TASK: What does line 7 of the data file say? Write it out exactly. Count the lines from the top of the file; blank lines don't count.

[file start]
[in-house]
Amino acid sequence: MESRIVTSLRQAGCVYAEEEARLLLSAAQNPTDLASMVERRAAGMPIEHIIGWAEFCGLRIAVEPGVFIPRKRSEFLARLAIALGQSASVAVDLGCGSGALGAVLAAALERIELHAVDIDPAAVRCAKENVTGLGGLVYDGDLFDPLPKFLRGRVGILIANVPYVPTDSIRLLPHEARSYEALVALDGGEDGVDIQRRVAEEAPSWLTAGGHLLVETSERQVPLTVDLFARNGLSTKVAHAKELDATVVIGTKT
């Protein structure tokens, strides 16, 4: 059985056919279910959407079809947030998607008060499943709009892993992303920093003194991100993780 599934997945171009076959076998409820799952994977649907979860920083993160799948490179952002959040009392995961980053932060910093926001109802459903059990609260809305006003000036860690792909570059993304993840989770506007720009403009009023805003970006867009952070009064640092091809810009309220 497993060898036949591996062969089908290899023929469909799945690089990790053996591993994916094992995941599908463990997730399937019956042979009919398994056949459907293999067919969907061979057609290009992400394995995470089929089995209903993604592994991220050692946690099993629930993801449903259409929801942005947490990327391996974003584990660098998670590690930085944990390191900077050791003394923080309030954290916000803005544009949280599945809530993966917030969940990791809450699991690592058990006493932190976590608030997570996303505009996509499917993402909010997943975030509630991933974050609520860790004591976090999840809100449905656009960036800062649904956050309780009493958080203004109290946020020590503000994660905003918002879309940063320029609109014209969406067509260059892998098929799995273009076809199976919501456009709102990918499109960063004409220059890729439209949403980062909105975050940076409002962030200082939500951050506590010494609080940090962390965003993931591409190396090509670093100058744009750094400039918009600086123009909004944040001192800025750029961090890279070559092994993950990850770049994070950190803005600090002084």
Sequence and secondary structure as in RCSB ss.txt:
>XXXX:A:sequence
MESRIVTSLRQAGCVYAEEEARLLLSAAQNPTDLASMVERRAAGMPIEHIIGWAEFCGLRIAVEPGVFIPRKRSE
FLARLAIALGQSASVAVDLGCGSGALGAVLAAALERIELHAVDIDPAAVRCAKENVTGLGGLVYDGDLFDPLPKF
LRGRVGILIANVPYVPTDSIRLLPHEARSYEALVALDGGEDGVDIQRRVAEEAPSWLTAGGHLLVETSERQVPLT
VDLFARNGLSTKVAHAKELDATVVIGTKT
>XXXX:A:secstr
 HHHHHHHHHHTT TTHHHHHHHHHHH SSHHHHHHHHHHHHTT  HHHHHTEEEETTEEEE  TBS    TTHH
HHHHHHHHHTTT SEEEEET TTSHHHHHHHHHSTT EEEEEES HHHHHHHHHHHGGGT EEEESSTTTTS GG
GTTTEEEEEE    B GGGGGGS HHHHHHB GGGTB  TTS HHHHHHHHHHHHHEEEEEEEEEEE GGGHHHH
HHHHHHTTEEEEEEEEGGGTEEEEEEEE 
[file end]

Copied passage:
FLARLAIALGQSASVAVDLGCGSGALGAVLAAALERIELHAVDIDPAAVRCAKENVTGLGGLVYDGDLFDPLPKF